Memories Of Pastelle

In Memory of Pastelle (August 19, 1995 to November 17, 2006)

November 17, 2006: this day brings to an end one of the best chapters of my life. The days when the Twins, as I used to call them, were overflowing my life with joy are over.

Pastelle left us in a flash on the night of November 17, a bit over a year after her brother Willy. Unbeknownst to us she had been brewing a cancer in her abdomen. A giant tumor attached to her pancreas ruptured possibly during a tug game that she played with her housemate Layla, my parents’ Labrador. She didn’t tell us much, as she had the habit of hiding when she was in pain. Yet by some miracle, Layla alerted the rest of the family to the distress that Pastelle was going through in the middle of the night and ’ thank God and Layla ’ she was in loving hands for the last hour of her life. She died in hospital at roughly two o’clock in the morning on November 17.

She was in loving hands throughout her life. When I met her for the first time, we were looking to buy not two but just one dog ’ a boy preferably. An advert in the newspaper had announced the imminent arrival of two border collie pups in town, born on a farm near Martintown eight weeks earlier. We arrived well before the delivery truck. My mother and I immediately fell in love with her little brother, Wil, who was a complete charmer and made sure we wouldn’t spend another second of our lives without him. But Pastelle was close by and something really strong inside me compelled me to take her too. She was less interactive than Wil but much more inquisitive, checking out her surroundings, fascinated by the toys I showed her. I thought that she might just be the dog I was actually looking for: a working dog, highly motivated to learn and play. I had recently lost my German Shepard Tweenie ’ a dog that I adored but who was both dumb and, well’ ‘introverted’ (both these qualifications understate the facts). Willy appeared as her opposite in terms of sociability. Pastelle, on her side, struck me as Tweenie’s opposite in terms of intelligence. I just had to take her too.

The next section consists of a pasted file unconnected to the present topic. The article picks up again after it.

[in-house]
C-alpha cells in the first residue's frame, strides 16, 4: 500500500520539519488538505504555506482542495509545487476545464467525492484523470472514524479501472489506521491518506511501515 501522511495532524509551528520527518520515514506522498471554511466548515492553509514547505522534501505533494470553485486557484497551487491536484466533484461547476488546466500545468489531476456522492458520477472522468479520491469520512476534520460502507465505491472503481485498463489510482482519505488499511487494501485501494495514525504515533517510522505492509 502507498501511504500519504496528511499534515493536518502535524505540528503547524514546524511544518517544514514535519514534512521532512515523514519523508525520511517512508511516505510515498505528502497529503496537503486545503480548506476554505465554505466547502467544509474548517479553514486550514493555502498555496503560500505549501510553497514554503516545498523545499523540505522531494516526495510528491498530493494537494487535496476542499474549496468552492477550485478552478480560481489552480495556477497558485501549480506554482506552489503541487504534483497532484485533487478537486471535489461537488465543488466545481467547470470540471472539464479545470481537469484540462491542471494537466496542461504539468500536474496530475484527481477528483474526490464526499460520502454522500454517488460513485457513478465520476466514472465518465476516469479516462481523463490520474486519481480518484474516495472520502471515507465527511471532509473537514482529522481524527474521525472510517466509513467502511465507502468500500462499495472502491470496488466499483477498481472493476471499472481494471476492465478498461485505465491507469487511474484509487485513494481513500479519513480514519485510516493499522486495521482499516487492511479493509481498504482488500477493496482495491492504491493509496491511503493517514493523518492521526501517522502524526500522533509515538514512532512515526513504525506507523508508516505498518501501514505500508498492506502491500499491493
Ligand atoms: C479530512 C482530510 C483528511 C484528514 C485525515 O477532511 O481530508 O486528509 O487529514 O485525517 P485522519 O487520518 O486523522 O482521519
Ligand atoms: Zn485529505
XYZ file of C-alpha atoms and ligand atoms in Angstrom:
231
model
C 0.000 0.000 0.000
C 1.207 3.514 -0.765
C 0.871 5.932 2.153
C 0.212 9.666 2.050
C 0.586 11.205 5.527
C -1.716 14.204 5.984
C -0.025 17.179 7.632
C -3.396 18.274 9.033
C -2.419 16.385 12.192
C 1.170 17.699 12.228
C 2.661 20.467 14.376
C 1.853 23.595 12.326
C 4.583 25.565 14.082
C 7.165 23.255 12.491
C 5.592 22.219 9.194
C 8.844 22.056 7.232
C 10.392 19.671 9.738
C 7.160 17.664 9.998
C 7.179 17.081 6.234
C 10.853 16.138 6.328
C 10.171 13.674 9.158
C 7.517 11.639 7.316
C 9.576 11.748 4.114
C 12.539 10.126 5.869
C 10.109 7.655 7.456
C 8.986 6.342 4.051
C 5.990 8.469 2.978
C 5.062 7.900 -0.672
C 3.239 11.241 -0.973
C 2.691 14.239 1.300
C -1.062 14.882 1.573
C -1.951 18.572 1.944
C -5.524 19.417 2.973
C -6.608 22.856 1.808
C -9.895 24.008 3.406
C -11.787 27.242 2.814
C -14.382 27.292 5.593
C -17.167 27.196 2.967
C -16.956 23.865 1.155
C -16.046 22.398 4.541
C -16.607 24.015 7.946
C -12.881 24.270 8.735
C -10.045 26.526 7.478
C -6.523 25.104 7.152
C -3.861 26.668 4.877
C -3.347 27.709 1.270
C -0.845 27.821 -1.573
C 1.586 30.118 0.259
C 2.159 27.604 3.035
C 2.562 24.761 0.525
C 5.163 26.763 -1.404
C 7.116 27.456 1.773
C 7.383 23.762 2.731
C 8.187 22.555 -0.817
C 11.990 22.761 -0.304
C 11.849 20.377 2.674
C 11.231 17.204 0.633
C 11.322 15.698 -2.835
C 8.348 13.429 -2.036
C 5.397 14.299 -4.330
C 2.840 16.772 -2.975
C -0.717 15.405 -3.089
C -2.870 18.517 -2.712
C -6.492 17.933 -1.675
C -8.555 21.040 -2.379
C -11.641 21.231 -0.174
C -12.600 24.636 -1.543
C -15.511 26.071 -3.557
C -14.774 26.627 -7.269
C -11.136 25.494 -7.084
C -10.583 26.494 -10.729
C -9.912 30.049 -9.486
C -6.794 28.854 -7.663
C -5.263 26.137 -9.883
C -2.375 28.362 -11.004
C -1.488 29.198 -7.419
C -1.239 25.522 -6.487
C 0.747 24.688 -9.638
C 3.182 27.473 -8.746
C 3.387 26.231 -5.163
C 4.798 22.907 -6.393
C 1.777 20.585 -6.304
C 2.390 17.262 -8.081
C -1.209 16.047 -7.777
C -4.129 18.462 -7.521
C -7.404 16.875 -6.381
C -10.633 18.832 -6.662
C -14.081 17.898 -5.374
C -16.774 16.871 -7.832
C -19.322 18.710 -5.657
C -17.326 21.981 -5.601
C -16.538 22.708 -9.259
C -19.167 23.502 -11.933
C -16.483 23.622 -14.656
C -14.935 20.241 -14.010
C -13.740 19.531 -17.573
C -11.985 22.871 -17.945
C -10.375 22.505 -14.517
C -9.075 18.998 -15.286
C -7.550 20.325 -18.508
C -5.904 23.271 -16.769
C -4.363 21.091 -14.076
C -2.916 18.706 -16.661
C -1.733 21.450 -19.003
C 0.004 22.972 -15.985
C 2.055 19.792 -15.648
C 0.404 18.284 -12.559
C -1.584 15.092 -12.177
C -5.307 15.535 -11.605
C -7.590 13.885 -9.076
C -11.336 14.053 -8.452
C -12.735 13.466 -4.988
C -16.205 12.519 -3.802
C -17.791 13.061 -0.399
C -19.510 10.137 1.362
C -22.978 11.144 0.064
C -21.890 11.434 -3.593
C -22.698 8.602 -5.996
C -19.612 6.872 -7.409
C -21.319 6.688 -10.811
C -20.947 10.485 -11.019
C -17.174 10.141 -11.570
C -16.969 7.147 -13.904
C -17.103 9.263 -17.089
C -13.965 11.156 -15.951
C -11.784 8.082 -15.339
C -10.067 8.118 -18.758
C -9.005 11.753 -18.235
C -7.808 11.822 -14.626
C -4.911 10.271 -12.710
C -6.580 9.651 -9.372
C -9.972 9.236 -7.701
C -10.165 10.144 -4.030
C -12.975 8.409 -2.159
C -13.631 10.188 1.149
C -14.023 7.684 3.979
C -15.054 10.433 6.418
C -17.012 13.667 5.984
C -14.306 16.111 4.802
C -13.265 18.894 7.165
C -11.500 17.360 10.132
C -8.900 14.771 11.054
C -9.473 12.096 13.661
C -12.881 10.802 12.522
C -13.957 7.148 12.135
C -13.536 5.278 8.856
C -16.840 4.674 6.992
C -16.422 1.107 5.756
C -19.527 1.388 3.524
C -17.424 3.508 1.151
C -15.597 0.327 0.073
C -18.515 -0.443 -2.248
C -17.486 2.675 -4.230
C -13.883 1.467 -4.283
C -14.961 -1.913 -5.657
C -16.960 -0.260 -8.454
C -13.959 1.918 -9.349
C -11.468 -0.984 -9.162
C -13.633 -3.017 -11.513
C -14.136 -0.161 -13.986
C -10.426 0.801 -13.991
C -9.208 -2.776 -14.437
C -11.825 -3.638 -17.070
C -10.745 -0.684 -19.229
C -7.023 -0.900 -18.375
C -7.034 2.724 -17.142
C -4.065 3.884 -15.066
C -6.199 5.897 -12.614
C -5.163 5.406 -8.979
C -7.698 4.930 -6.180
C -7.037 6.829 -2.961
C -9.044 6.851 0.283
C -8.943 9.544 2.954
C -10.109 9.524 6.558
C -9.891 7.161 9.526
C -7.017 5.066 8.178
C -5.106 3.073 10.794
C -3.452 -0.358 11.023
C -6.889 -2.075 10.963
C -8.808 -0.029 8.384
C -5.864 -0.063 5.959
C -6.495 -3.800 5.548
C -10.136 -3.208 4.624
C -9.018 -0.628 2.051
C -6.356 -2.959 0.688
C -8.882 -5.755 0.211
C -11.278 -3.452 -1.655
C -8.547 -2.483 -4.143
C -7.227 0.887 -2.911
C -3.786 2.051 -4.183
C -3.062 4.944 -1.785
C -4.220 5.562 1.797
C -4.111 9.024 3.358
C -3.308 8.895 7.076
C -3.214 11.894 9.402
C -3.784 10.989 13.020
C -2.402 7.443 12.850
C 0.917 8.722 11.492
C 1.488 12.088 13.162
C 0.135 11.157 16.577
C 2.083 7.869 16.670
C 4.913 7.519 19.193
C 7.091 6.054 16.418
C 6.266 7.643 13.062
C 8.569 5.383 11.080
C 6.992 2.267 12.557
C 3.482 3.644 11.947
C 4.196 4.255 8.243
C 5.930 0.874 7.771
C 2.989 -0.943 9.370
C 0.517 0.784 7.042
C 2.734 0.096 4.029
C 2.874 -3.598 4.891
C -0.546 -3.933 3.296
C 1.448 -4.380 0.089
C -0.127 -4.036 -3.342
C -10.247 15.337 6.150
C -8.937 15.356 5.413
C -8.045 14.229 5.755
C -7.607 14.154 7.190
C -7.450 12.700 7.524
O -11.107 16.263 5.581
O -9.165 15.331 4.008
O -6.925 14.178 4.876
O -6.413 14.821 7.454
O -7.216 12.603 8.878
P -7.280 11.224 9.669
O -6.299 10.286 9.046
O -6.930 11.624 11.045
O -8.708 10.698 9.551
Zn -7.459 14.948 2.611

In a ruthless act of reason, my mother bought Willy, and I bought Pastelle. The Twins had both won us over. We walked away with our pair of puppies with the funny feeling that the overall result ’ having taken them both ’ was right, although the details of ownership might need to be revised. For one thing, ‘ownership’ was just a way of speaking. Pastelle was not anyone’s dog, and she quickly conveyed this fact to us: she didn’t belong to anyone. The World belonged to her.

Quickly we realized that of the two twins, Pastelle was in charge. She made sure that Willy was kept in check in the house, and that all the toys were hers. Willy was plainly relieved that she would take that leadership role ’ it might have been tiring otherwise ’ and so a stable harmony was established between the Twins from the start. But Pastelle had no aspiration for Presidency. She liked order, structure, predictability and the safety provided by set principles. Above all, she loved following rules laid out for her. Although my mother cared deeply for her wellbeing (especially in the kitchen), and Pastelle adored her for it, Pastelle found security in me as I was the one who had all the expectations to be met. Pastelle started looking up to me for instructions on what to do. Thus began a unique relationship between her and me, one that would carry on for the rest of her life. I was not her ‘owner’: I was her Tutor, and she was my Pupil. And so we understood each other.